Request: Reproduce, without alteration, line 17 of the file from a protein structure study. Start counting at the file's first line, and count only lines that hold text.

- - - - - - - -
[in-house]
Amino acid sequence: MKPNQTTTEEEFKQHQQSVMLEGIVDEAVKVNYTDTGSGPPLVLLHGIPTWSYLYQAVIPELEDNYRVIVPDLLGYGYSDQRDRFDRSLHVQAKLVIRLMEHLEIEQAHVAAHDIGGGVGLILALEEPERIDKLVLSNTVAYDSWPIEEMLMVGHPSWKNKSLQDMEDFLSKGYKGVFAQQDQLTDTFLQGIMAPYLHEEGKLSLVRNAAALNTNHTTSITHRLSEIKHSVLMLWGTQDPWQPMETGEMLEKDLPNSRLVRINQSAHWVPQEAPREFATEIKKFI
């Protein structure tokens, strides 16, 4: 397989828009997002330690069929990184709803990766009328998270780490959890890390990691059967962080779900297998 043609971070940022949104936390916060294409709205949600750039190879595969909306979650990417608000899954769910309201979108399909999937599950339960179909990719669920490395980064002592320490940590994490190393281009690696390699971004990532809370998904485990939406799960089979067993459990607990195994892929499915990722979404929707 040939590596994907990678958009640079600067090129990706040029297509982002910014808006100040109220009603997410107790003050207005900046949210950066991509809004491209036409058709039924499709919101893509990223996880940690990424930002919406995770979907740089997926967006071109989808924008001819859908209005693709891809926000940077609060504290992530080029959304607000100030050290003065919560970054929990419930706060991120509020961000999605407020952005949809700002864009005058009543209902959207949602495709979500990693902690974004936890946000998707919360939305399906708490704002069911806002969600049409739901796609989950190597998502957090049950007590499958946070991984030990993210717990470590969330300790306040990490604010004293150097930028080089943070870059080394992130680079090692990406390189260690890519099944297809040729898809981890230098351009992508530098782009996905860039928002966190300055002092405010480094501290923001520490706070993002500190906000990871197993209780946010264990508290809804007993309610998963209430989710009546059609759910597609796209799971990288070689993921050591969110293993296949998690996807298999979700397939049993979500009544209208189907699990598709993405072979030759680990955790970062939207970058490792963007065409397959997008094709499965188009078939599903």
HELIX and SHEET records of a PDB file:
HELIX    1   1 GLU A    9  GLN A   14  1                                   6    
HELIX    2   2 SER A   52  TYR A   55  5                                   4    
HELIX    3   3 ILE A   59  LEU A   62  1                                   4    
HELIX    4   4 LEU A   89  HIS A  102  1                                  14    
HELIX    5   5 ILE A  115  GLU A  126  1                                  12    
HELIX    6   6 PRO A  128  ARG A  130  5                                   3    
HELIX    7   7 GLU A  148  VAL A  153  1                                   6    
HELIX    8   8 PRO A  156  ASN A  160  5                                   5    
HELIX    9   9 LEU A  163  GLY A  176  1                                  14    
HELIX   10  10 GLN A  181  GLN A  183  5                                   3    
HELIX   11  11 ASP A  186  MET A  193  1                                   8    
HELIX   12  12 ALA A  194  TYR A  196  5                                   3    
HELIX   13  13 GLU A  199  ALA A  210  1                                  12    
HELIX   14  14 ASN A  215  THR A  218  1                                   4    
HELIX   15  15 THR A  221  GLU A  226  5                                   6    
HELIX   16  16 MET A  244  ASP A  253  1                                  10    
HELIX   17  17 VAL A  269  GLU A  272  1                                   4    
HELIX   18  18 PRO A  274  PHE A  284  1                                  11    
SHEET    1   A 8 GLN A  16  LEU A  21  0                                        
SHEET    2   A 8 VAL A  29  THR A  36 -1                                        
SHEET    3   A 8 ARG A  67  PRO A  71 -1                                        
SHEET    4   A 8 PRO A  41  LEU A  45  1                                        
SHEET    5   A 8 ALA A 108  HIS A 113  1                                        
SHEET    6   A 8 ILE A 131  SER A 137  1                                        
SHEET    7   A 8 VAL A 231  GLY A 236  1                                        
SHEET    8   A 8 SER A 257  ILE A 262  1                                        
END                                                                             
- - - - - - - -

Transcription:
HELIX   13  13 GLU A  199  ALA A  210  1                                  12    